With that re-location came a sense of relief with not having to navigate our daughter and our newly adopted dog getting in and out of our 34 story apartment building several times a day. It also came with huge feelings of loss of our autonomy as a family and privacy as a couple. I experienced the privilege of being able to safely go outside for a jog and only come across a handful of other people. This change also brought forth feelings of loss of our New York life and feelings of guilt for leaving when the city we love was struggling so hard. I was on the roller coaster of feelings of loss and feelings of gratitude. I was riding the waves of deeply recognizing my privilege while also practicing self-compassion and not minimizing my own feelings of struggle. Fear showed up again. I was afraid I would never find solid ground again. Again I asked “What are you trying to tell me?” This time I heard, “I need something to depend on – a consistent routine, a consistent place to do my work, a chair that won’t kill my back! And so once again, I shared my fears and with support was able to respond to my fear rather than need to reject it.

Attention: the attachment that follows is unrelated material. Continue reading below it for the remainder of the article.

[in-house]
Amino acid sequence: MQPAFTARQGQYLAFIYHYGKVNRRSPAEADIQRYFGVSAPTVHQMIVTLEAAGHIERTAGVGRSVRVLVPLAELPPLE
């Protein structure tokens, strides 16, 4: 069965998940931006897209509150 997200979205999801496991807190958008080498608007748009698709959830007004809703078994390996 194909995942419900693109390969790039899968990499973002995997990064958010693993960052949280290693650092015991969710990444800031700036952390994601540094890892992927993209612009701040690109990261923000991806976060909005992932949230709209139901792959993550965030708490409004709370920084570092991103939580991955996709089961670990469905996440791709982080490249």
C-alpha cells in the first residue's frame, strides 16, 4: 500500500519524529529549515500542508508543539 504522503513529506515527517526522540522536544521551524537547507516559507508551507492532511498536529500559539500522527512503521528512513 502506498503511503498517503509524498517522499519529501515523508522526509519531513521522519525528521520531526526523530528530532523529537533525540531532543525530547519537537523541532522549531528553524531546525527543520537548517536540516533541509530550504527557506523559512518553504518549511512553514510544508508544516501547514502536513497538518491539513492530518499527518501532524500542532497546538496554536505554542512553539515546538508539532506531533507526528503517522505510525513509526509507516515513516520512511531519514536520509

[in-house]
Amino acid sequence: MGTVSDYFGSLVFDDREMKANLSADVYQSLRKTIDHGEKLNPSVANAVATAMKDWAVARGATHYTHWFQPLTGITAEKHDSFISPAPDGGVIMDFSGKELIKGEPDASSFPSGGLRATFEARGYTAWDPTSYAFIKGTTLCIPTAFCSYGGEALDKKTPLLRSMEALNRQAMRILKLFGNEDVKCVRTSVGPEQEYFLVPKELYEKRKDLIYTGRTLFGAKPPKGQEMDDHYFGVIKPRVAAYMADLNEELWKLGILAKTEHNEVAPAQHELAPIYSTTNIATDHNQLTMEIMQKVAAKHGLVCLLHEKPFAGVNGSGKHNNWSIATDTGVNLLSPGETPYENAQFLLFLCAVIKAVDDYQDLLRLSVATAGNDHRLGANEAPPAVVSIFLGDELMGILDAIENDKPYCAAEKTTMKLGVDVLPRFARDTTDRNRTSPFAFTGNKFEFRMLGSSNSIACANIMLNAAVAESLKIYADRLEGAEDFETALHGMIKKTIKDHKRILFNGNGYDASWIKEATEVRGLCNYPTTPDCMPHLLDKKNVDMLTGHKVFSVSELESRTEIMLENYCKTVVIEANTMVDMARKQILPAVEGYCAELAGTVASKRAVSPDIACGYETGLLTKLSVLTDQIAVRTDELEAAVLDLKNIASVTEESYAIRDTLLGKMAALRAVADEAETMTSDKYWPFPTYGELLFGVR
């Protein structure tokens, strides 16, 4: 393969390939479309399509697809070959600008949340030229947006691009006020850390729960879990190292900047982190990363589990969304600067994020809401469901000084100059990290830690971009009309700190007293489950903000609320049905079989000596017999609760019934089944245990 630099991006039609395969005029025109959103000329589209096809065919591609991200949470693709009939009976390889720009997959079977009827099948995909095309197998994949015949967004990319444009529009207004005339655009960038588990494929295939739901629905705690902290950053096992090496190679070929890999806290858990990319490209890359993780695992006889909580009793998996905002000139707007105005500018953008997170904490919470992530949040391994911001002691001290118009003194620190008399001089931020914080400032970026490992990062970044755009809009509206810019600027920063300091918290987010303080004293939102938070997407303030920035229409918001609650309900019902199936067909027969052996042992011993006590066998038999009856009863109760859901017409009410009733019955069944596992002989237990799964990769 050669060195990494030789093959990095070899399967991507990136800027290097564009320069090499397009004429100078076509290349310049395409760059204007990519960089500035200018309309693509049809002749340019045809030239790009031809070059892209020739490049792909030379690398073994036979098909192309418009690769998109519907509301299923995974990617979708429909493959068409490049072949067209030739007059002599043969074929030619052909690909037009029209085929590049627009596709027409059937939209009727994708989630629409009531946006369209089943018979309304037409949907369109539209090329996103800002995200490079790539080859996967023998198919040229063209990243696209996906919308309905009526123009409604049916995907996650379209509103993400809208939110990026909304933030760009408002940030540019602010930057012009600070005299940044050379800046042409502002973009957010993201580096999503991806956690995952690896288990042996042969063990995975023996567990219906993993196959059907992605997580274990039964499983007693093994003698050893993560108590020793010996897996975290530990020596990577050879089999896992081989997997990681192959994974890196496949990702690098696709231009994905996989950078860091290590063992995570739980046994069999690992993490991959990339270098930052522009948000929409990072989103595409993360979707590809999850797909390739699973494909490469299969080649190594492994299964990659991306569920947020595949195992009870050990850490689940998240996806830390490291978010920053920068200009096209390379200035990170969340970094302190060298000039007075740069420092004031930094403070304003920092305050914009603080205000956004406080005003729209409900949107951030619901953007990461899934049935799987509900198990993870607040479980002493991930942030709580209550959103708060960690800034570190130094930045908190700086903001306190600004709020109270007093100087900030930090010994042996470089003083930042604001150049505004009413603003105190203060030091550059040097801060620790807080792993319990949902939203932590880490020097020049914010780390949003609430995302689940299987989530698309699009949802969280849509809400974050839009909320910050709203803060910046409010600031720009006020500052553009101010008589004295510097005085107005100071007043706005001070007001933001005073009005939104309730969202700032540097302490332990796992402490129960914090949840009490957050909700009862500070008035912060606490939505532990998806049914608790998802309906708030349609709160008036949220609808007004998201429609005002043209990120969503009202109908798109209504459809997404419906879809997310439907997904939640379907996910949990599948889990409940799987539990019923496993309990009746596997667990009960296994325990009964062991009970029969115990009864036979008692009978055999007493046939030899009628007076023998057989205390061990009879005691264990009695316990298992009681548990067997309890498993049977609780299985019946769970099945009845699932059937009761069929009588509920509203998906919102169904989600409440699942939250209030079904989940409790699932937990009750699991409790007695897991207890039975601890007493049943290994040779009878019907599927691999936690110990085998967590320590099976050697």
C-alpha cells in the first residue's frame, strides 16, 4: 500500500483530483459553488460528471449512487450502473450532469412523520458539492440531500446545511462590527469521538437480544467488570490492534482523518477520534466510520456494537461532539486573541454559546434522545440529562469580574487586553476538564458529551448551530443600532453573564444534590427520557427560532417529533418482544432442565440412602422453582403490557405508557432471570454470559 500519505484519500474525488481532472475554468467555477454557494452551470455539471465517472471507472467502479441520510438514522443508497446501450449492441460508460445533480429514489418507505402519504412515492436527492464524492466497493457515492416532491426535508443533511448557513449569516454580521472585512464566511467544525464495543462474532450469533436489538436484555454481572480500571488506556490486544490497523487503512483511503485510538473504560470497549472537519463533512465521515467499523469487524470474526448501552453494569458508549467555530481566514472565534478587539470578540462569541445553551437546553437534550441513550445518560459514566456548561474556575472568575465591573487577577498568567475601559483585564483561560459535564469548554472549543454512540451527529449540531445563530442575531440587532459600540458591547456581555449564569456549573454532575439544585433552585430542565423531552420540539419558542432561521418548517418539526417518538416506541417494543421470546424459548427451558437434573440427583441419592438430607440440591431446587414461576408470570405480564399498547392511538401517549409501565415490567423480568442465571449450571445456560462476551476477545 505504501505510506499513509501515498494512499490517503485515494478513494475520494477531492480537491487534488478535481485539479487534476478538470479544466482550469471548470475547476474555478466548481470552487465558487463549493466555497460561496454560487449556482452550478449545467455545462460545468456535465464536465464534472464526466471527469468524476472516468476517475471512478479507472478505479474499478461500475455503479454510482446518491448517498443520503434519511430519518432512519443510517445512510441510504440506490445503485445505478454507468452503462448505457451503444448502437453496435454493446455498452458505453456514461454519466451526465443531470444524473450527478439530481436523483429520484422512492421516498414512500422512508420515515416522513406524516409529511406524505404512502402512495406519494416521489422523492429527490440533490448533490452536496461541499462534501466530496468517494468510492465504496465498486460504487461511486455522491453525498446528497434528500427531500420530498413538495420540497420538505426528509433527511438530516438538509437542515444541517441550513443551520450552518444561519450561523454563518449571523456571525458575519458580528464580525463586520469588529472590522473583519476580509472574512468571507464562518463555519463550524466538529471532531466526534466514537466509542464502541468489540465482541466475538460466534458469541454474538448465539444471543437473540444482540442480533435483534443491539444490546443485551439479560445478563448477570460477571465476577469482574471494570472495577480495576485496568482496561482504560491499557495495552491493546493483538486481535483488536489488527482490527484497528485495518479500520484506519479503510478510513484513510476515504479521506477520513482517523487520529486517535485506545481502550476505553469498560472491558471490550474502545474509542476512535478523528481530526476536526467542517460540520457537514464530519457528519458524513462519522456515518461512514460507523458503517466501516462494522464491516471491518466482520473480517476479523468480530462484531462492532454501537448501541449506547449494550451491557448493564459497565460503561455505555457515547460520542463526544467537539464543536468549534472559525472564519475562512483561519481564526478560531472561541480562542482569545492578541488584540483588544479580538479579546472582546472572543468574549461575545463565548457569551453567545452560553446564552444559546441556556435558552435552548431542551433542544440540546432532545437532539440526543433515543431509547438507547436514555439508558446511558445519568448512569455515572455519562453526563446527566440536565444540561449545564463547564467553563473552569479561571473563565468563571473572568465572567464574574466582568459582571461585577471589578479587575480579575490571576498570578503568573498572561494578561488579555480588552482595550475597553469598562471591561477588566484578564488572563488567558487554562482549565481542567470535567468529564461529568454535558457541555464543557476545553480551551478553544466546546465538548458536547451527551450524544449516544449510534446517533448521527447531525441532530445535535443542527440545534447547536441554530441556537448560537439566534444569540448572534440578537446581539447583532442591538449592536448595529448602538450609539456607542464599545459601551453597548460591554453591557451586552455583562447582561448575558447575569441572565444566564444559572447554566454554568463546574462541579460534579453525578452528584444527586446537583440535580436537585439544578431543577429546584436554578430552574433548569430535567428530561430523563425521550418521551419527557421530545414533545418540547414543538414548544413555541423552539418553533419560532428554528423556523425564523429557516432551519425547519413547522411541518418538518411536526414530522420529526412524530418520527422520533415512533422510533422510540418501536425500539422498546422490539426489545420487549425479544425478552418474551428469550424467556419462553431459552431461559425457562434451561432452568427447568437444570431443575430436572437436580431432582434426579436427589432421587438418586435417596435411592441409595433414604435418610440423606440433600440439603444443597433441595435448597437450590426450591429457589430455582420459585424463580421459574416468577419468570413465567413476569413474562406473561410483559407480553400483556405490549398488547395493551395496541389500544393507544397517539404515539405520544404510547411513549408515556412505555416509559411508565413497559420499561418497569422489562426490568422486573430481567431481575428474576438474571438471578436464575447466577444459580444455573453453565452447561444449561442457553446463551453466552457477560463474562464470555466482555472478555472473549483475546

We were now living with my in-laws. Upon arriving in their home, we obtained a microwave and a kettle and quarantined for 2 weeks in their basement. After two weeks of no contact, we were able to safely integrate. From that day forward for about 2 months, we had no contact with anyone outside of our new 5 -person unit to ensure we didn’t put anyone at risk, especially my in-laws. And then my daughter looked out the window and saw the two boys, whom she often would play with on her visits to her grandparents, riding their bikes. She asked if she could go play with them. Fear showed up again. This time I knew what it was trying to tell me. “I’m afraid you won’t practice necessary safety precautions (not intentionally but because you’re 8) and you’ll put yourself and the rest of the household at risk.” I also knew I was afraid of the impact of our daughter not having any social interaction other than through her new best friend Ipad. By now I was getting the hang of this, listen, share, get support, respond.